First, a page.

Brace Yourself for Impact
By James E Brooks
ASK 1,000 people what they would do if they knew the end of the world was just around the corner and you would probably get 1,000 different answers. Téa Leoni's response is a carefully considered one.
"If I had two days notice," she says, "I'd do something really silly like jump off a building. But not sober. If it were two years, I can definitely tell you I would pick smoking right back up," she says laughing before taking a more serious tone. "I think it would put having children in an odd light. I can't imagine that I would show up on set for even the greatest of movies. I would still be sexually responsible now that I've got David [Duchovny] in my life, but I might experiment with some very, very serious drugs!" she jokes.
As news producer/anchor Jenny Lerner, Leoni has the chance to act out that hypothetical scenario for real in Deep Impact. Accidentally stumbling upon a far smaller news story, Lerner figures out something that the government has been keeping secret - that a comet is approaching Earth on a collision course. Thrust into the limelight, she is charged by her position as a reporter to bear witness to the planet's death. In the time left before the impact, Lerner comes to realize that it is not enough to observe life, but you have to live it. In Jenny's case, this meant a self-sacrifice that allowed her to reconnect with her estranged father (Maximilian Schell).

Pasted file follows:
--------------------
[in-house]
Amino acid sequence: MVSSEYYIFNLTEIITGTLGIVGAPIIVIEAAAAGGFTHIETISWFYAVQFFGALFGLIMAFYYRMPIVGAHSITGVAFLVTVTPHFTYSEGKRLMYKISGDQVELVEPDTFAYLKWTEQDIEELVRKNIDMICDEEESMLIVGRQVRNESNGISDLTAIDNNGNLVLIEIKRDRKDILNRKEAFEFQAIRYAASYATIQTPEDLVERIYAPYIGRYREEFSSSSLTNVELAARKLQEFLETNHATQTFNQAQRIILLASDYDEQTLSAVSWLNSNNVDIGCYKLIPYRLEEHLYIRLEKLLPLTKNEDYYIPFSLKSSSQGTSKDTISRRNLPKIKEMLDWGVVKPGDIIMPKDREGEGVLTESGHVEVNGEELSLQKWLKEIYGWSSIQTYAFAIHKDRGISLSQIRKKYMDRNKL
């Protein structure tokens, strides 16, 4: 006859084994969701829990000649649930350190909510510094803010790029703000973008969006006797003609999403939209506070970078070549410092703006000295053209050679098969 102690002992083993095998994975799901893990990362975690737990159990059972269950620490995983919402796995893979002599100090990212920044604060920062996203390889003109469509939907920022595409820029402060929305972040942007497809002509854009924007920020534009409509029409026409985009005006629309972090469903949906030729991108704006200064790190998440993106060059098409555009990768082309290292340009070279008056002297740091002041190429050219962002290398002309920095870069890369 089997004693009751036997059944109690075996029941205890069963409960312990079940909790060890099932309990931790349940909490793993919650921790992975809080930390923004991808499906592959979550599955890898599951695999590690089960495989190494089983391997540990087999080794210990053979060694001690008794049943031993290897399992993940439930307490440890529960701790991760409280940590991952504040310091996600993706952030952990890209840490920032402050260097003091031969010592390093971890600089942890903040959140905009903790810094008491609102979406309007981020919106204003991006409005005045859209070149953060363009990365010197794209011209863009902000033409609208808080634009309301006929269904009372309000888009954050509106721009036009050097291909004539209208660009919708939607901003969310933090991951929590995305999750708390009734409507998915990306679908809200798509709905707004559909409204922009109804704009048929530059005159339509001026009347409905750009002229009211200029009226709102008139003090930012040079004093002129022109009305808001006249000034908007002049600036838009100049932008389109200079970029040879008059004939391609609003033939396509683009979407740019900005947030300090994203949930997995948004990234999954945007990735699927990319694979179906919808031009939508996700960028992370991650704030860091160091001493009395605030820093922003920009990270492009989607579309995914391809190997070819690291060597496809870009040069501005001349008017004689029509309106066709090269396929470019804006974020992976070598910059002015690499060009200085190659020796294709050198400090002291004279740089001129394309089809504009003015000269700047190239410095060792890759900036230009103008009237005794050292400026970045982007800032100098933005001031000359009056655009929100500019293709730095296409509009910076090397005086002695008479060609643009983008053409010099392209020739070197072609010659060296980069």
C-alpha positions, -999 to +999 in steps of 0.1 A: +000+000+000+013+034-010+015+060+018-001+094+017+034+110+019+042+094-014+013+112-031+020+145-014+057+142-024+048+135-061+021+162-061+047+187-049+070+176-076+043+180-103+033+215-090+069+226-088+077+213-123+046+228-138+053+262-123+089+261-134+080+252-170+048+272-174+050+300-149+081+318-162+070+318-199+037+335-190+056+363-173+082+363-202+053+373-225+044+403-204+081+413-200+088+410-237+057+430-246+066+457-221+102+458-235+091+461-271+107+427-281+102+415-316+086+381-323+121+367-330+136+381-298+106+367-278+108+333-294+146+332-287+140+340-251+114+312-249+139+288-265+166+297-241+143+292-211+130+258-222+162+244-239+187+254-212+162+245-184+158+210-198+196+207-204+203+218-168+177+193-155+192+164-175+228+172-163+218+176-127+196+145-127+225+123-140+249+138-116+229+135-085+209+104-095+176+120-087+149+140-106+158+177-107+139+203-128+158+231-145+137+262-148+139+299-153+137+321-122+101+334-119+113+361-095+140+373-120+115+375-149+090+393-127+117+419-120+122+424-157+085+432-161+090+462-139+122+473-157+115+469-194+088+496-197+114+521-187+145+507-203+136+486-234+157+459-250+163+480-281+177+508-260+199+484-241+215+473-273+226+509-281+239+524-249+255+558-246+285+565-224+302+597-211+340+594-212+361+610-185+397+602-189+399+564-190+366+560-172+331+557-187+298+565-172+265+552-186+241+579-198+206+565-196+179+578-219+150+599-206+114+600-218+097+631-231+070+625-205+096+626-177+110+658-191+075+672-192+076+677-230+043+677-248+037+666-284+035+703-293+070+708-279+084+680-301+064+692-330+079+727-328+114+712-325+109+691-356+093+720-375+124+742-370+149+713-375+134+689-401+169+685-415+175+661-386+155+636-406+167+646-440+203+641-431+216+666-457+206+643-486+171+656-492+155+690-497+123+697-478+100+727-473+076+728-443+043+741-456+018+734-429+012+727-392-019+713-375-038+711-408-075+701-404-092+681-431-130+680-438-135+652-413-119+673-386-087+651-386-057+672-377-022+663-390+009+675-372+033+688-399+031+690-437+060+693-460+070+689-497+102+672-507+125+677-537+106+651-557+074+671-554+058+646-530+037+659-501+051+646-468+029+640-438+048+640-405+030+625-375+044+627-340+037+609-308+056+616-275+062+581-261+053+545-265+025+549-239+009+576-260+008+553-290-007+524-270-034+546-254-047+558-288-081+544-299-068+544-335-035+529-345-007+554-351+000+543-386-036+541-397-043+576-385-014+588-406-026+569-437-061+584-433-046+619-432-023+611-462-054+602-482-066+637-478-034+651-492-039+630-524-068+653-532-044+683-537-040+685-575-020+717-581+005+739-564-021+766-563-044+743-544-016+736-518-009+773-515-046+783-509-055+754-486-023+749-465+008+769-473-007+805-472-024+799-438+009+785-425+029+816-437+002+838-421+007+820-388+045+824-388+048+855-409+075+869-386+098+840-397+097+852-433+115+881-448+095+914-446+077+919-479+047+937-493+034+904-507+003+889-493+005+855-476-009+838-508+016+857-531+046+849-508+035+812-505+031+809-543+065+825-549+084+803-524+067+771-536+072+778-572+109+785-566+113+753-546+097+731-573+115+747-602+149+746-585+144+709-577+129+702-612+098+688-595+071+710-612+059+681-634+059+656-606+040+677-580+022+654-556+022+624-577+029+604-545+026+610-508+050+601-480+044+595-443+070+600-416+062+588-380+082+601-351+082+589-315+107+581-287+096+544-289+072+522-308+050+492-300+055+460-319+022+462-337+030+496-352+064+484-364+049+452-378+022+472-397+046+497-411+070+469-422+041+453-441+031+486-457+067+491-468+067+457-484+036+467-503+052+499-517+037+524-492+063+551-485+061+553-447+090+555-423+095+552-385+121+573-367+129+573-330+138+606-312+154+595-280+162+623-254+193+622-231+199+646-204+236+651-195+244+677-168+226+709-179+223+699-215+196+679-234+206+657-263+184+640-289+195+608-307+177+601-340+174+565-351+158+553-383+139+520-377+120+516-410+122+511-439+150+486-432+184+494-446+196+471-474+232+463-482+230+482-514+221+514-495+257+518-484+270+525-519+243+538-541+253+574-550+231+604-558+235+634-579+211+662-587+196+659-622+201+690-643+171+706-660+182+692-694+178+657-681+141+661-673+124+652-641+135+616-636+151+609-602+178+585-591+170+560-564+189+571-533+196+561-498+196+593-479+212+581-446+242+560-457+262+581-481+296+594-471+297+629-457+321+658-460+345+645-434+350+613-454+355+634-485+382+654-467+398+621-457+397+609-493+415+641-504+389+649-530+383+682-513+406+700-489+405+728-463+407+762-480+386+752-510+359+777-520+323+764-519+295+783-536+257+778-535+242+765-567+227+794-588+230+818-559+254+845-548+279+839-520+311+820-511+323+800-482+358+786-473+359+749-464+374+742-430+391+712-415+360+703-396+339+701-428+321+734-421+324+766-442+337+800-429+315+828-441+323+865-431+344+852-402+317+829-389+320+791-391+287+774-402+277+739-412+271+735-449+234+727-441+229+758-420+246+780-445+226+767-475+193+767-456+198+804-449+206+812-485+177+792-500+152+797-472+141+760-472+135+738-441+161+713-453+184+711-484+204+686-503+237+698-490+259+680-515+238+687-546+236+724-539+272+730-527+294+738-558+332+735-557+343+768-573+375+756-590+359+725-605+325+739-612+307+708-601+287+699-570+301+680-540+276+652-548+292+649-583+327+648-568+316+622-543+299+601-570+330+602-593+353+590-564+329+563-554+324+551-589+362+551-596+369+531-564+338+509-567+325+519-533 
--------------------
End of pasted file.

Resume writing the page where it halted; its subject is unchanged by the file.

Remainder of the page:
"What I particularly respected in the script was that my character wasn't mad at her dad; it wasn't a volatile relationship. If it had been that way, it would have been so obvious. Instead, the challenge was to play that she just didn't care in most of the film and then take her to the point that she decides to find some intimacy with him. When things reach the crisis point, she is able to say to him, 'I know that you know I love you, Dad, but I want you to know that I know that you love me'.
"You know, you can only be an 'iron lady' throughout as long as there isn't a comet coming. If you've got a comet bearing down on Earth, you have to ask yourself, 'What good is it, anyway?' So we come to the idea of this woman of the '90s. She knows exactly what she wants, but more than almost anybody else in the film, she needs this comet."
Read the full interview with Téa Leoni and Deep Impact director Mimi Leder in the June issue of Film Review

"If it were two years [until the end of the world], I can definitely tell you I would pick smoking right back up."

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